Whether we feel stressed at home, at work or anywhere else, it can leave us feeling exhausted, tense and anxious.
Stress can be defined as a “state of mental or emotional strain or tension resulting from adverse or demanding circumstances”.
We may feel constantly stressed and the condition isn’t related to anything specific.
Stress is an everyday part of life and in some cases can be helpful to us. It can be a motivating force such as when we are committed to passing an exam or getting promotion at work.
There are some stressors that are difficult to avoid in life such as when we face the death of a loved one, the loss of a job, when we are faced with financial problems or even when getting married.
So why does stress affect me? Stress is the body’s natural defence against predators and danger. It causes the body to flood with hormones that prepare its systems to evade or confront danger. This reaction is commonly refer to this as the fight-or-flight mechanism.
When humans face a challenge or threat, they have a partly physical response.
The body activates resources that help people to either stay and confront the challenge or get to safety as quickly as possible.
If you are affected by stress, you are certainly not alone.
At this present time, the Covid-19 pandemic is placing a range of additional burdens on everyone.
Some of those who previously haven’t been affected are now experiencing stress and anxiety for the first time.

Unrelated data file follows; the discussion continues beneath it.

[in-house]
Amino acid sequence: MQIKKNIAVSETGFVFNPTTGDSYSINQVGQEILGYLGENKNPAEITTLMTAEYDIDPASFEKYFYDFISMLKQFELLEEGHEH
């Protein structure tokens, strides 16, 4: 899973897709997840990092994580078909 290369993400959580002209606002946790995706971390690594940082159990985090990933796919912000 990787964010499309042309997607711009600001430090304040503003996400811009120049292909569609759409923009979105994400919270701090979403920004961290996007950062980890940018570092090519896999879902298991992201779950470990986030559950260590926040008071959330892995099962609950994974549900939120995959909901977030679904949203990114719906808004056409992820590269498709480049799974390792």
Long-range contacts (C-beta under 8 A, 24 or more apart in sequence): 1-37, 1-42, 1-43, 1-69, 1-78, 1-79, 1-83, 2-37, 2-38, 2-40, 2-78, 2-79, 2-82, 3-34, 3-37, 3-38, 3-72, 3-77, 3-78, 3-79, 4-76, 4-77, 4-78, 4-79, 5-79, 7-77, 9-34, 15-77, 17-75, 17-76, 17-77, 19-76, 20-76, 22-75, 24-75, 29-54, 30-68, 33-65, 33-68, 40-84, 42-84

There is no doubt that stress is being experienced by increasing numbers of people in most countries over the world and across most age groups even before the present pandemic.
In Australia 75% of those surveyed admitted that stress in their lives adversely affected their physical health while only 64% said it affected their mental health.
Similar or slightly higher figures have been reported in the USA.
Are the figures accurate, because sometimes people are hesitant to acknowledge that their mental health is affected by stress and don’t seek help for their condition?
It has been estimated that stress could be the cause of around 90% to 95% of ALL illness, which is an alarming figure.
Therefore by being able to control stress now it not only enables you to enjoy more of life each day, but also reduces the likelihood of illness in the future.
Financial worries often top the list of causes of stress, most often tied in with issues in the workplace.
Stress in the, workplace is showing an increasing trend.
The reasons most often cited for this are;
- Unreasonable workload
- Lack of recognition and respect
- Demands exceed knowledge and abilities
- Status and pay
- Working hours
- Lack of support from supervisors and colleagues
- Poor management
Every individual has different stress triggers. It is not uncommon to find that where two people are carrying out similar tasks, one may exhibit signs of stress and the other may thrive.
Good management at the workplace should be able to recognise the signs of stress in the workplace and respond accordingly.
Here are some tips how to manage stress.
- Keep a positive attitude.
- Accept that there are events that you cannot control.
- Assert your feelings, opinions, or beliefs instead of becoming angry, defensive, or passive.
- Practice relaxation techniques.
- Exercise regularly. Your body can fight stress better when it is fit.
- Eat healthy, well-balanced meals.
- Where possible share your feelings and concerns with those closet to you.
- Learn to say no to requests that would create excessive stress in your life.
- Make time for hobbies, interests, and relaxation.
- Get enough rest and sleep.
- Don’t use alcohol or drugs, to reduce stress.
- Seek out social support. Spend enough time with those you enjoy.
The good news is that you can overcome stress and lead a happier and healthier life.